I drove with, Richard, my roommate at Virginia Tech, straight up 81 from Blacksburg to the beautiful setting of the Virginia Horse Center. Nestled in the foothills of the Blue Ridge Mountains, this was a breathtaking place for a show. Rolling green hills in spring, and the prospect of the local favorites Dave Matthews Band opening sounded like a great treat. This was my first experience with a real lot before a Phish show, and I was really disappointed to see the Nitrous Mafia hard at work. I distinctly remember two huge lines, and lots of kids stumbling around clutching one and two balloons. Really disappointing. I had a lot of fun though. I ran into my younger sister, and several friends from high school before the show. My friend Peyton even had a little of the luck of the day, thanks to groundscore.
The actual venue is what it says it is, a horse center: dirt floors, a small raised stage, and limited seating. We made our way into the venue for the DMB, and they played really well. Because the floor was made of dirt, and primarily used for horses, a fine cloud of dust soon hung over the stage and crowd. The dust cloud was there for the whole show, which was too bad. But the crowd was really hungering for Phish, and the place erupted when they came on stage.
The first set was good, with some strong numbers. “Runaway Jim” and “It’s Ice” for openers. A strong “Stash” led right into “Suzy” before the break, and I was having a good show. The place never filled up, so there was a lot of room to dance. The second set was a lot of fun: “Poor Heart” opened things up, with a solid “Antelope” following. The smooth jazz of “Magilla” led into the bluegrass-streaked “Paul and Silas.’ I have always loved how quickly Phish has been able to switch from genre to genre. After “Sample,” I saw my first “Big Ball Jam,” which was immensely fun.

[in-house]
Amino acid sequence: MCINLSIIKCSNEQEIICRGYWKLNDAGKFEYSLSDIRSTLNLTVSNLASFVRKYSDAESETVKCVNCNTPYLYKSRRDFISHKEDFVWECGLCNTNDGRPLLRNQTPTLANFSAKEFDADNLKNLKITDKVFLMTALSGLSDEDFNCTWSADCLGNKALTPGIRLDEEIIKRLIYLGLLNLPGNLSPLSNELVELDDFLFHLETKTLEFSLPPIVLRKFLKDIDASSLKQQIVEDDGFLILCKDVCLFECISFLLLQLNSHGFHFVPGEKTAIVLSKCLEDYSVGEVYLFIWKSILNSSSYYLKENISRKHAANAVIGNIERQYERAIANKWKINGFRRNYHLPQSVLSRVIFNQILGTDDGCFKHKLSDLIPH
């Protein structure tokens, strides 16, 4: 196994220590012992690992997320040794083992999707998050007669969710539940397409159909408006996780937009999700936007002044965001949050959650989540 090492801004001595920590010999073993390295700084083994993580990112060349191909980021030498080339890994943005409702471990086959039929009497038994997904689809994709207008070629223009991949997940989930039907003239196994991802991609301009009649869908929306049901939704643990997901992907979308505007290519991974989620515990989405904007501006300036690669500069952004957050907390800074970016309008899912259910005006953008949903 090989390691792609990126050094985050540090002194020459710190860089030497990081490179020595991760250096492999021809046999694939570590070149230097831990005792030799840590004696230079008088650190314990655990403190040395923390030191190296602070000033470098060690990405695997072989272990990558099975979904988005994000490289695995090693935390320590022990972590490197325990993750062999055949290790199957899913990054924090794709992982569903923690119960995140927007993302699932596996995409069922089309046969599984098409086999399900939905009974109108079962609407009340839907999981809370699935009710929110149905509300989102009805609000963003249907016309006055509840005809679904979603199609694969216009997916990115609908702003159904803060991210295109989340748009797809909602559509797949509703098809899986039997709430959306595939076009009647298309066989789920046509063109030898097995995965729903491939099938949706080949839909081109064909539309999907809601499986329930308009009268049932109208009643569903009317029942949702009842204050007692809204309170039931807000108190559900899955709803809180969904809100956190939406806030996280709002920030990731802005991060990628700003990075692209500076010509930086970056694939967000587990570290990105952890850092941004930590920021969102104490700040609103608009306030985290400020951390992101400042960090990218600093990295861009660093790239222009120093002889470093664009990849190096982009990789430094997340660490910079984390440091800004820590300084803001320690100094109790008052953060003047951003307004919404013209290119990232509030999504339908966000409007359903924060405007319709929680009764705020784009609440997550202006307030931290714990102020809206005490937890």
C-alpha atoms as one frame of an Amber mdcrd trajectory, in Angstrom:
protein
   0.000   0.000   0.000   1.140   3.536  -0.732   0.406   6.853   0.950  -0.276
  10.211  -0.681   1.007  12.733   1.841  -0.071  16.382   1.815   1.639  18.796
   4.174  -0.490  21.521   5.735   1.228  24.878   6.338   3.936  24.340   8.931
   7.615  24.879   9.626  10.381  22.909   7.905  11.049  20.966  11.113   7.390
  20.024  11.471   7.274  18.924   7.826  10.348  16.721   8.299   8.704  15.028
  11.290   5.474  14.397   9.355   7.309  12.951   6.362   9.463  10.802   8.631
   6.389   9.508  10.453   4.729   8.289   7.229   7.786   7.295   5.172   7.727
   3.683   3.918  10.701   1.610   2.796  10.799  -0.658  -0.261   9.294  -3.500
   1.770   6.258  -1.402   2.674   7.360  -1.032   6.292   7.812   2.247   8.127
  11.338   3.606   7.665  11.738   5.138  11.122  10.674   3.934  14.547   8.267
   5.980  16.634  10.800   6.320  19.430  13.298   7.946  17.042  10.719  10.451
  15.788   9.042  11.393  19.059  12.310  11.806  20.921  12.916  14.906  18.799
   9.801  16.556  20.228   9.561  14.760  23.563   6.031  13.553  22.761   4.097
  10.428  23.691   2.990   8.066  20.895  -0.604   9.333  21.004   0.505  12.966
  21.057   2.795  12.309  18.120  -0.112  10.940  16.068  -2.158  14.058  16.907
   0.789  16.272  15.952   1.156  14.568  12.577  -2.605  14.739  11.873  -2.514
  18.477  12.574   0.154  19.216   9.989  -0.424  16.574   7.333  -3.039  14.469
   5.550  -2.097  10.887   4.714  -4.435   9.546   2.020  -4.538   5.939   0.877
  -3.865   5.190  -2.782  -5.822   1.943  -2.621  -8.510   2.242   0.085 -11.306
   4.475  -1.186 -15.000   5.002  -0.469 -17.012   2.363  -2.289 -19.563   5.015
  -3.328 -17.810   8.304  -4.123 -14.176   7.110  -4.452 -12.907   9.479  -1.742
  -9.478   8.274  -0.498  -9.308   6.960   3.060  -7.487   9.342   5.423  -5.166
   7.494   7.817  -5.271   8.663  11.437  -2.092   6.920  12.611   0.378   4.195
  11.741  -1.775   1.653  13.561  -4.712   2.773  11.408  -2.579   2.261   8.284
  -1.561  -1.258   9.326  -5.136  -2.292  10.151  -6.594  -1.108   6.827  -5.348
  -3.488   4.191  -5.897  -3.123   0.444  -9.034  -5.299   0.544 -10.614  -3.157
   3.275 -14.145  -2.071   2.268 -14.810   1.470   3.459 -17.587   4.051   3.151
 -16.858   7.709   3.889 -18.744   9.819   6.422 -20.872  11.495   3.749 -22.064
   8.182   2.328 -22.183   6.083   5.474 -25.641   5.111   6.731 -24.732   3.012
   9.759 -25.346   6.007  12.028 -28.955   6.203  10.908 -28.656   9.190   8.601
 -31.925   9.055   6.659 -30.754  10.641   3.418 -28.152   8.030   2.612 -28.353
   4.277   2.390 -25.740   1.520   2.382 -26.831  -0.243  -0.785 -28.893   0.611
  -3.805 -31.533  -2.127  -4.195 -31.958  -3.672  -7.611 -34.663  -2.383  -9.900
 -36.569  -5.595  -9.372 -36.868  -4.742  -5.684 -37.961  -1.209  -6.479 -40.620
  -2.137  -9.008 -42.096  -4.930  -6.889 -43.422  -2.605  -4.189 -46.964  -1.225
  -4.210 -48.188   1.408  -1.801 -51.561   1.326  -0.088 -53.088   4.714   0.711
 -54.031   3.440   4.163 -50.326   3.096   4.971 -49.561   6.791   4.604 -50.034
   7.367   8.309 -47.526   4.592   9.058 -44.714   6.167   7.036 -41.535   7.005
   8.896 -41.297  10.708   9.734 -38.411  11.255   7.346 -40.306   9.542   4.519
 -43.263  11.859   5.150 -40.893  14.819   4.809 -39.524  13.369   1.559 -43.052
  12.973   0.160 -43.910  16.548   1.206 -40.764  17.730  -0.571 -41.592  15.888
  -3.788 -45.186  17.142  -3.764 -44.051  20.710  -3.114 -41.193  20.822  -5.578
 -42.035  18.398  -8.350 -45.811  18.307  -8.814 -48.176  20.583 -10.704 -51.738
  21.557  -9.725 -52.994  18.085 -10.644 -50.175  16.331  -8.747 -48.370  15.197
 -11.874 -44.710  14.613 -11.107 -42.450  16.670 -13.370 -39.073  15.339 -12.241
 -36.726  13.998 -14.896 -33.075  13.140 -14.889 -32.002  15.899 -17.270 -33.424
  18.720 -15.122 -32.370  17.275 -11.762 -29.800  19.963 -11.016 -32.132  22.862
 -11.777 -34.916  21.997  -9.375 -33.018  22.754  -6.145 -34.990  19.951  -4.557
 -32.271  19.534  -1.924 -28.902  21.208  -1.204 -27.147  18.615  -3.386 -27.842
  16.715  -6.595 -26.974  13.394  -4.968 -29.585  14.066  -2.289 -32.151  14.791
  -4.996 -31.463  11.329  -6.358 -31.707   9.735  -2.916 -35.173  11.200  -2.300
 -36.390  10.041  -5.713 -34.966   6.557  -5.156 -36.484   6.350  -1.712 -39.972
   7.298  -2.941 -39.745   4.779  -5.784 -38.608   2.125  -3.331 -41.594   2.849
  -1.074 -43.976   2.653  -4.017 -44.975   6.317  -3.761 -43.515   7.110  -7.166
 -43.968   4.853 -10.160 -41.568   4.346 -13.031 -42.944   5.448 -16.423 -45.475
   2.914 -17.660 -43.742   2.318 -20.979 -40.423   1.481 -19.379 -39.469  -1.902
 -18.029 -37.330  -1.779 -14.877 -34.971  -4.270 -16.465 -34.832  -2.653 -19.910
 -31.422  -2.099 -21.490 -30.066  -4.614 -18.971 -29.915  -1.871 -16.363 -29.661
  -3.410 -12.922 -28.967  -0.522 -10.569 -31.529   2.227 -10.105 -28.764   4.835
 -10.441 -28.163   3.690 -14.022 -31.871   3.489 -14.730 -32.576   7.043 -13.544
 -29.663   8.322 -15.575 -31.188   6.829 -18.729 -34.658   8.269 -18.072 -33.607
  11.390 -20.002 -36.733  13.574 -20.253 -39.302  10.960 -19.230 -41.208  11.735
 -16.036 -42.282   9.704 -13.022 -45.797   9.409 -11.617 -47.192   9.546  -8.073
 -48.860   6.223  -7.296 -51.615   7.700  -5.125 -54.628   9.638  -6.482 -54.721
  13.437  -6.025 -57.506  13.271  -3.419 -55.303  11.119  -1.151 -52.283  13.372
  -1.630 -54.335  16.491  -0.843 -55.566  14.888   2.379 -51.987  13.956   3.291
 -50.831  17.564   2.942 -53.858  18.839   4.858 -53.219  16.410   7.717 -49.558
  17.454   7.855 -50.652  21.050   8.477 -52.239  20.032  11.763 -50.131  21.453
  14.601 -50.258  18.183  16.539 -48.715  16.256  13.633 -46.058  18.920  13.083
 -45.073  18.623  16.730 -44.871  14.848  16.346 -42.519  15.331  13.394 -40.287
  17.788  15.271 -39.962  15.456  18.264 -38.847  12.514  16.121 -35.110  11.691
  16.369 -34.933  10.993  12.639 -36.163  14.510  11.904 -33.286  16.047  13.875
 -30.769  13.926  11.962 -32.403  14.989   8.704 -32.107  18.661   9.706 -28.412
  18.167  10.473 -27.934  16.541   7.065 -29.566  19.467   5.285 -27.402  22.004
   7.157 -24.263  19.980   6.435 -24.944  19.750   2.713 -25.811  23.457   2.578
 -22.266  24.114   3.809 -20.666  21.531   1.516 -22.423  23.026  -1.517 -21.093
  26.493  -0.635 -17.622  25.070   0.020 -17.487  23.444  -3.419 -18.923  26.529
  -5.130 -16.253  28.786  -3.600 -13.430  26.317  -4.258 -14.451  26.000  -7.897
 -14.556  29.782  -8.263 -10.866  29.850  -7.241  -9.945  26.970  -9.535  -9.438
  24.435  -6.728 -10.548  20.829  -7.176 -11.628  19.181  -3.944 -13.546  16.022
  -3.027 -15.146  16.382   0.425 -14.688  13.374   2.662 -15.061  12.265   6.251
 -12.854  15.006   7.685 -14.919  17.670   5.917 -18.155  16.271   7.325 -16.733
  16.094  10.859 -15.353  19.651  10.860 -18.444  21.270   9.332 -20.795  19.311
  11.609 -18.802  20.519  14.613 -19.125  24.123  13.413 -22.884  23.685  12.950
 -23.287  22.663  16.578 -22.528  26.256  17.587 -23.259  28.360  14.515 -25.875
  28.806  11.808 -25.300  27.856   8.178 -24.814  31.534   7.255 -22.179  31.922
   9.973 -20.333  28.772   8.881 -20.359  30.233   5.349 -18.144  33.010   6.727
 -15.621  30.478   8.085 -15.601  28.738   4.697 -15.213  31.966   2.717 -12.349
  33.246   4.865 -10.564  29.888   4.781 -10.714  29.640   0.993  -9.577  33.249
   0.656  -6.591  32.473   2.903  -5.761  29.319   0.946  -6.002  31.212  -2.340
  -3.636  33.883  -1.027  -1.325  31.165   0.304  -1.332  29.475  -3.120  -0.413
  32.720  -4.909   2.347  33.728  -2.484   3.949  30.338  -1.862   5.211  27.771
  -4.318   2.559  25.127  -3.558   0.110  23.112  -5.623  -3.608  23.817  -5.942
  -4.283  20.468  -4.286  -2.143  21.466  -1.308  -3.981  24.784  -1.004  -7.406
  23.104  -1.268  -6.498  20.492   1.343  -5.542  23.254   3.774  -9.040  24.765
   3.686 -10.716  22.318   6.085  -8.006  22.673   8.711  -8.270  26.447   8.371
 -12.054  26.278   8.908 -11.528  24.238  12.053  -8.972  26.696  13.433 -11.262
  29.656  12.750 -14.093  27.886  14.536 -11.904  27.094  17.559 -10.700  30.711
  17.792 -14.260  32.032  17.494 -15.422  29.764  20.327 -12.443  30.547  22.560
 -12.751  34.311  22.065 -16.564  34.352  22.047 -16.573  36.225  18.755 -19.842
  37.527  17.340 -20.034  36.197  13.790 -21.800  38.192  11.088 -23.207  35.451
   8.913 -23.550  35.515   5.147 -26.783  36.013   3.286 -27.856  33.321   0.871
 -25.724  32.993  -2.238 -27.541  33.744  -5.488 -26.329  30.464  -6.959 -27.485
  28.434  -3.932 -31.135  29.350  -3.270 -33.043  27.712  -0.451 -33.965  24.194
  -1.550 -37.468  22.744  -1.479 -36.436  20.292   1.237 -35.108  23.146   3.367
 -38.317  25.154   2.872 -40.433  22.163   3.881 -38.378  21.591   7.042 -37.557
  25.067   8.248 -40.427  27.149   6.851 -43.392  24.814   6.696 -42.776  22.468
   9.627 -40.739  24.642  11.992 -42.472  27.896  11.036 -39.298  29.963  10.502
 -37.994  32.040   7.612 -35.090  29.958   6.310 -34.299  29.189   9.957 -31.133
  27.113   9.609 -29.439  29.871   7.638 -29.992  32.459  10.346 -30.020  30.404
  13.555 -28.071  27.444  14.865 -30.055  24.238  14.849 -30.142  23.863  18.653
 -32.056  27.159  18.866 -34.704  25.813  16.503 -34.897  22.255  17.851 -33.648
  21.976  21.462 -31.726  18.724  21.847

I am always up for “Hood,” and this was a typically good '94 “Hood.” Nothing crazy, but still very well played. “Fee” provided a bit of a breather, and Richard couldn’t believe Trey was singing through a bull horn. Now we get to the real treat of the show, the set closing “YEM" > "Somewhere over the Rainbow” jam. “YEM” opened up very quickly and developed into something fairly spectacular. This was the tour in which Trey sprained his ankle, and I was wondering what would happen during the section where he and Mike bounce on the tramps. The stagehand came out with two tramps, and Mike hopped on. Trey hobbled over to the trampoline, but then Dave Matthews came on stage with his guitar and proceeded to get on the tramp. Dave looked really nervous, but he and Mike bounced in time for a solid minute. By the time they dismounted, the rest of the Dave Matthew’s Band had come on stage. Everyone was on stage, loosely holding the jam together, but having a lot of fun.
I can’t remember if it was Trey or someone else, but somehow “Somewhere over the Rainbow” emerged. Fishman left Carter on the drums, and he took his vacuum to center stage. Fishman and LeRoi had a beautiful “horn” solo on the Rainbow theme. Just about when the jam was going to fall completely apart, they somehow pulled together a finish, and left the stage. A really rocking “Highway to Hell” as the encore put the lid on another great Phish show.